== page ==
Hawkscope appears as a hawk icon just next to your clock, so that's the system tray for Windows and the menu bar for Macs. For users with dark themes, the icon might be hard to see--look for an empty spot in between other … Read more

BumpTop: Software toy or useful desktop replacement?

Nearly three years ago, a video demo of a new desktop user interface, the BumpTop, captivated YouTube viewers. A year later the creator, Anand Agarawala, was called to the august TED conference to present. Now the BumpTop software is here, ready for you and your Windows PC. I gave it a spin.

It's certainly very cool. In many ways it is a better desktop than the one that comes with Windows (even Windows 7) or OS X. But as cool as it is, it feels like a toy. That's because the locus of modern personal computing is not … Read more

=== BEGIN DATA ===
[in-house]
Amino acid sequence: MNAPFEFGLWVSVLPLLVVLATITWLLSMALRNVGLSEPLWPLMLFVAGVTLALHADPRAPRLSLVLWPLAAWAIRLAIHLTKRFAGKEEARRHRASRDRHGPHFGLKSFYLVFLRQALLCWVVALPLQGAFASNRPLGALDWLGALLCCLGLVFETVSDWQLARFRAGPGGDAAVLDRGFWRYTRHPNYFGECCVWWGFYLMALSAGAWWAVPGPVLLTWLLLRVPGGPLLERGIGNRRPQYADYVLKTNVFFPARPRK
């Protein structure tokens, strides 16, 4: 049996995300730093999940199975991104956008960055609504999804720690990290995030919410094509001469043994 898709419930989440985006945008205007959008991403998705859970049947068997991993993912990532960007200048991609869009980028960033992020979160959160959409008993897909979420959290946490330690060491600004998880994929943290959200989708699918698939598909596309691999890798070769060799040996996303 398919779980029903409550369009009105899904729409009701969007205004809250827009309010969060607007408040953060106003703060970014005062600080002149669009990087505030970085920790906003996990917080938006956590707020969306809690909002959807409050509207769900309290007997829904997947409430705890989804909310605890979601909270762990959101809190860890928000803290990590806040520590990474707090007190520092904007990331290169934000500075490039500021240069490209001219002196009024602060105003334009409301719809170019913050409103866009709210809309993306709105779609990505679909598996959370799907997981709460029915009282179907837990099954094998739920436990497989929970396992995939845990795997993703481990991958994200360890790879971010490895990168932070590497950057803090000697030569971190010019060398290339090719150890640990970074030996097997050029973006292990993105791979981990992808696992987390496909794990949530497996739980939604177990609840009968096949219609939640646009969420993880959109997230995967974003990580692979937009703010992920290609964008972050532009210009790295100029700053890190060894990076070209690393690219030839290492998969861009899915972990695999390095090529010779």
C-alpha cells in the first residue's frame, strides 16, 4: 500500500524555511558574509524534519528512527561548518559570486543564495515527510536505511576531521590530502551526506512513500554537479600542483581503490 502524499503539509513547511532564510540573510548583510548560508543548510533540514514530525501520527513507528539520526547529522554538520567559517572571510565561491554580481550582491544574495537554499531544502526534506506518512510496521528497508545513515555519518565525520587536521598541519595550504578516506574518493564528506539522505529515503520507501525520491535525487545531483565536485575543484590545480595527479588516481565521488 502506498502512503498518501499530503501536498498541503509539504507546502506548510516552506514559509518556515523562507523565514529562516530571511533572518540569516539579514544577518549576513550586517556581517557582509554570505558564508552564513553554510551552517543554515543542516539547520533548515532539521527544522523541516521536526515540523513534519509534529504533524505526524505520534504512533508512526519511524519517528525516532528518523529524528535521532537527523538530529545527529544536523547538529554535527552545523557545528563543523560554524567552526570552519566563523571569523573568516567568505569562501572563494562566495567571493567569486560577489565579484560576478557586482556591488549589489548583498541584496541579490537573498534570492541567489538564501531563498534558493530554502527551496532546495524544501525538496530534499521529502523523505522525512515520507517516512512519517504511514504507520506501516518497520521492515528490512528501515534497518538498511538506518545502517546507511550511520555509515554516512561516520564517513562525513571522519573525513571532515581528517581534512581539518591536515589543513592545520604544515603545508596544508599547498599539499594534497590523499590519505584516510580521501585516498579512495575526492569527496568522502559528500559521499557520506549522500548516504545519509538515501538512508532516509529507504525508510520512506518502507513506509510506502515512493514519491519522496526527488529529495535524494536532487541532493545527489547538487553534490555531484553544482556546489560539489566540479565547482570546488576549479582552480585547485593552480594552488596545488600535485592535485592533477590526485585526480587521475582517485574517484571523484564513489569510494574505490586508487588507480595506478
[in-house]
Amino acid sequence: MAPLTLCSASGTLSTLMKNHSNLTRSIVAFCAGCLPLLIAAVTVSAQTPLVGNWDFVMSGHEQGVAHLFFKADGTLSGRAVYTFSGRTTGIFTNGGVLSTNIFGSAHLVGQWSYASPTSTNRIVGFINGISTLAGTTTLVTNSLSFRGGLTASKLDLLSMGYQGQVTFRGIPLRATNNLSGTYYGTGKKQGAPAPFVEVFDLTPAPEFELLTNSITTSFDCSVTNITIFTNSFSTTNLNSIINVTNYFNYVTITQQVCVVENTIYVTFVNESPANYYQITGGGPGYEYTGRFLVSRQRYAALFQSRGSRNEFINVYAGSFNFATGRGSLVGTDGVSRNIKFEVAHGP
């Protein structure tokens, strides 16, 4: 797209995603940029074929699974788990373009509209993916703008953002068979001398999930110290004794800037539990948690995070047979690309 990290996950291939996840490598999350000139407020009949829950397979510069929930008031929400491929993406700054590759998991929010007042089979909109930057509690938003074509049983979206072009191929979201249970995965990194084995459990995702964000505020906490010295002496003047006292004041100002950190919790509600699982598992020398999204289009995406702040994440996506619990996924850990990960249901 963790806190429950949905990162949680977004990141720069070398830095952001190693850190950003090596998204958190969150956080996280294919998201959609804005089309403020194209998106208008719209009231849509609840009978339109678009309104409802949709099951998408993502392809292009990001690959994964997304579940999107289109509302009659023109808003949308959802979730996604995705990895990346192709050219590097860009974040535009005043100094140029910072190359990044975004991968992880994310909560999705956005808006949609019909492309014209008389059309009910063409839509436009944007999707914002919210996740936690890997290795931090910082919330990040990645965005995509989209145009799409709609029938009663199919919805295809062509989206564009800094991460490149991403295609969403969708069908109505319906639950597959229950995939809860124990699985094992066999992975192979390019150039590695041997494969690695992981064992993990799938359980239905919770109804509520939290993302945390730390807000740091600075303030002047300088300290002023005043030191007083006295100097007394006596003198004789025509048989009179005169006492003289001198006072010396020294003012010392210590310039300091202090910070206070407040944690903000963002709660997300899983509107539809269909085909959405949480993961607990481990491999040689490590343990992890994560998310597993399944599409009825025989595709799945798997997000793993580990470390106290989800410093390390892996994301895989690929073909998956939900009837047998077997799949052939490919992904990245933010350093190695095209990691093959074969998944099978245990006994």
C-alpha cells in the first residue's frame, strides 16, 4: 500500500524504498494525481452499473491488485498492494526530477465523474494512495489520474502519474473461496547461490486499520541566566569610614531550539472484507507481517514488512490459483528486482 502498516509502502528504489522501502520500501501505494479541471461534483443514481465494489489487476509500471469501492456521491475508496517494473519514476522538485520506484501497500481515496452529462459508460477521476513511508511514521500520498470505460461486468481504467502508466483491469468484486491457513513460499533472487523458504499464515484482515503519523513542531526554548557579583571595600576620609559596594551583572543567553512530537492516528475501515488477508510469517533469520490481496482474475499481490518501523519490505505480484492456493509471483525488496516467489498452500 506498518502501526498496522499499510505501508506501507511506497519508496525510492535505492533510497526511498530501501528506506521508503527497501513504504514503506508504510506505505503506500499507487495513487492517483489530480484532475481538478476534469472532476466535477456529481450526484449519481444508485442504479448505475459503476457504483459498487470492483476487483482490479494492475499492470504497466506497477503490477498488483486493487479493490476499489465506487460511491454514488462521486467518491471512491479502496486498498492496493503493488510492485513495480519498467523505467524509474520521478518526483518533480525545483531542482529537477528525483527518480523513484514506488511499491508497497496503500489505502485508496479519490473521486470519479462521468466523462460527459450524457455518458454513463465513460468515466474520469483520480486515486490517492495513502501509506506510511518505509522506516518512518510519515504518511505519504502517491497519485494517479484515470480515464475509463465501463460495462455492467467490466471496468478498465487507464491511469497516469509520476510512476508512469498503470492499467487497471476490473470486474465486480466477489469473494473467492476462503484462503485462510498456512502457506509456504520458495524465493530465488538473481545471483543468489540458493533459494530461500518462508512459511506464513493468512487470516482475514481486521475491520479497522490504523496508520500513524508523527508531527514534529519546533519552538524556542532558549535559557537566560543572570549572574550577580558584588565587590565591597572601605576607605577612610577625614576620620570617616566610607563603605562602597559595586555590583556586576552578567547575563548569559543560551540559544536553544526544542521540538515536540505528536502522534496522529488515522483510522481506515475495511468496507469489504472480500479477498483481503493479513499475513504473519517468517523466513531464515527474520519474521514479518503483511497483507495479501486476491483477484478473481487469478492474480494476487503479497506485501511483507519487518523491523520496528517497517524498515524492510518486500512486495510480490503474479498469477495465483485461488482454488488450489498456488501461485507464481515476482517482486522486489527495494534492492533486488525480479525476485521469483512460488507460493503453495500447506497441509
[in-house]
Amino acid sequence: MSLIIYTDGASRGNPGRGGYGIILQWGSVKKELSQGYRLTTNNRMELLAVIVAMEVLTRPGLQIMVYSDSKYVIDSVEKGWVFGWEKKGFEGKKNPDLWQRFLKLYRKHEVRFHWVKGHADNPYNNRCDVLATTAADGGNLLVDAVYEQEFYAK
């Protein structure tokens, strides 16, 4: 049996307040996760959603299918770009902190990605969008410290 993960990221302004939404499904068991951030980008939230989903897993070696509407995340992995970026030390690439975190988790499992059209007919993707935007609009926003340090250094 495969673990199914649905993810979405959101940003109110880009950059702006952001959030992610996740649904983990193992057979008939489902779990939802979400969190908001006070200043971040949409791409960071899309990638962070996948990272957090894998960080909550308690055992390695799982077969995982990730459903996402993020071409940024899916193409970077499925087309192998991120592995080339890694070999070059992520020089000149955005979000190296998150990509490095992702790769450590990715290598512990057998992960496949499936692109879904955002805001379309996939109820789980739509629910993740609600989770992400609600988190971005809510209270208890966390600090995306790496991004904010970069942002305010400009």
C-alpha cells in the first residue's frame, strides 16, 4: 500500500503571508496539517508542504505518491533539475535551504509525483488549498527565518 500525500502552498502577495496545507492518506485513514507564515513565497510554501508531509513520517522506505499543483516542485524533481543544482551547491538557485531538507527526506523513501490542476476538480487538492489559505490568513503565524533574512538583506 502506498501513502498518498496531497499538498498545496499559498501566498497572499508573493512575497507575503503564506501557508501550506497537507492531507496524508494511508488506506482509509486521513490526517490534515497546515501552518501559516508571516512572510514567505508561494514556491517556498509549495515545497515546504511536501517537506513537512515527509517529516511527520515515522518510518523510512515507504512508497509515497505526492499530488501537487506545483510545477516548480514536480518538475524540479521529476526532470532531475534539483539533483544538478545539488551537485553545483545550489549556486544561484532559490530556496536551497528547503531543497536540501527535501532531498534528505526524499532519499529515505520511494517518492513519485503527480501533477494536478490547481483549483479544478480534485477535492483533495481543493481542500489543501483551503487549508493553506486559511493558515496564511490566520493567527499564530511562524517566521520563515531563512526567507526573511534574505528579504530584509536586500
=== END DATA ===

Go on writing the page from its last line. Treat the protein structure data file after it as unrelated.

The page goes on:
Three small tools create useful features

This collection of free utilities for Windows will energize your corners, introduce tagging for files, and allow you to move and resize program windows in a Windows 7 style via your Alt key.

TaggedFrog tags your files, but keeps the tags to itself--there's little cross-over with Windows Explorer. You can drag and drop from Explorer, though, and that makes adding tags significantly easier. It does nothing automatically, which means there's little chance of a file getting mistagged and lost in the tag cloud. You can batch tag files from the Scan and Tag option under File, and batch … Read more

Free up items in the Taskbar

I use both Windows and Mac machines at my desk for testing and reviewing software for each platform. While both platforms have their advantages and disadvantages, I recently found a simple program that fixes one of my pet peeves about Windows.

One small Windows XP and Vista interface quirk that has always bothered me is the inability to move items in the taskbar. Though it might not bother other people, I always like having my programs set up in a certain way--Outlook on the left, my browser after that, my chat program, and then other programs to the right of … Read more